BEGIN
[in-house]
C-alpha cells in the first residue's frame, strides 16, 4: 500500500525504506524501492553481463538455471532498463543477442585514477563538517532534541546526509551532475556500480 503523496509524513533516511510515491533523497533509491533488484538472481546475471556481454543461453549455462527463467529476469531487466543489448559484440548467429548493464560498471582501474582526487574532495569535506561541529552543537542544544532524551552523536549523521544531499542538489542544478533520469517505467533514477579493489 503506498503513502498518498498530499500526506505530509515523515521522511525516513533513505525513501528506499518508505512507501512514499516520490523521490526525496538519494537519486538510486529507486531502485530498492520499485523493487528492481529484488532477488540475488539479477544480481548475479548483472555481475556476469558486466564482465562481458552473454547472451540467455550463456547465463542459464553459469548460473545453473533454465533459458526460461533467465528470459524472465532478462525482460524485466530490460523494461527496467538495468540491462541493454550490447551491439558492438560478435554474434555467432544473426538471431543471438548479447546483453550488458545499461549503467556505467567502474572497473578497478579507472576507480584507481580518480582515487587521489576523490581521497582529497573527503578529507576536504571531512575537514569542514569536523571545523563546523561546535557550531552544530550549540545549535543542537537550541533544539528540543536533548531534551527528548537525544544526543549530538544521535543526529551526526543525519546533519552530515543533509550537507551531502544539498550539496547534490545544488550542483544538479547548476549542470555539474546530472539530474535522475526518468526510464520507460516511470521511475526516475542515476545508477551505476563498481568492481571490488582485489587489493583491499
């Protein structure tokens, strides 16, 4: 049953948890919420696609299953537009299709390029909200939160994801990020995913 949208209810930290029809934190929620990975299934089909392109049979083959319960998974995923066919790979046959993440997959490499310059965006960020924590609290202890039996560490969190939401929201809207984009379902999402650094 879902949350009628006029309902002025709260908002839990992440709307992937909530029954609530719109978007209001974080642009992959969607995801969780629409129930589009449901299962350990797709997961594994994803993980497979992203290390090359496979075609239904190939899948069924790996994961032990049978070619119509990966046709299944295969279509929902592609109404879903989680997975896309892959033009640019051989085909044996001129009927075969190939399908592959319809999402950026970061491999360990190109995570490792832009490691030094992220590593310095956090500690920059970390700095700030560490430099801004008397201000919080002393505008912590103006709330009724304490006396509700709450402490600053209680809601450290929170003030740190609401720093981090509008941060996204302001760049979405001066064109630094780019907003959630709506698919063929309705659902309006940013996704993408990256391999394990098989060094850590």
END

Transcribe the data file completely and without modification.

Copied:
[in-house]
C-alpha cells in the first residue's frame, strides 16, 4: 500500500525504506524501492553481463538455471532498463543477442585514477563538517532534541546526509551532475556500480 503523496509524513533516511510515491533523497533509491533488484538472481546475471556481454543461453549455462527463467529476469531487466543489448559484440548467429548493464560498471582501474582526487574532495569535506561541529552543537542544544532524551552523536549523521544531499542538489542544478533520469517505467533514477579493489 503506498503513502498518498498530499500526506505530509515523515521522511525516513533513505525513501528506499518508505512507501512514499516520490523521490526525496538519494537519486538510486529507486531502485530498492520499485523493487528492481529484488532477488540475488539479477544480481548475479548483472555481475556476469558486466564482465562481458552473454547472451540467455550463456547465463542459464553459469548460473545453473533454465533459458526460461533467465528470459524472465532478462525482460524485466530490460523494461527496467538495468540491462541493454550490447551491439558492438560478435554474434555467432544473426538471431543471438548479447546483453550488458545499461549503467556505467567502474572497473578497478579507472576507480584507481580518480582515487587521489576523490581521497582529497573527503578529507576536504571531512575537514569542514569536523571545523563546523561546535557550531552544530550549540545549535543542537537550541533544539528540543536533548531534551527528548537525544544526543549530538544521535543526529551526526543525519546533519552530515543533509550537507551531502544539498550539496547534490545544488550542483544538479547548476549542470555539474546530472539530474535522475526518468526510464520507460516511470521511475526516475542515476545508477551505476563498481568492481571490488582485489587489493583491499
């Protein structure tokens, strides 16, 4: 049953948890919420696609299953537009299709390029909200939160994801990020995913 949208209810930290029809934190929620990975299934089909392109049979083959319960998974995923066919790979046959993440997959490499310059965006960020924590609290202890039996560490969190939401929201809207984009379902999402650094 879902949350009628006029309902002025709260908002839990992440709307992937909530029954609530719109978007209001974080642009992959969607995801969780629409129930589009449901299962350990797709997961594994994803993980497979992203290390090359496979075609239904190939899948069924790996994961032990049978070619119509990966046709299944295969279509929902592609109404879903989680997975896309892959033009640019051989085909044996001129009927075969190939399908592959319809999402950026970061491999360990190109995570490792832009490691030094992220590593310095956090500690920059970390700095700030560490430099801004008397201000919080002393505008912590103006709330009724304490006396509700709450402490600053209680809601450290929170003030740190609401720093981090509008941060996204302001760049979405001066064109630094780019907003959630709506698919063929309705659902309006940013996704993408990256391999394990098989060094850590």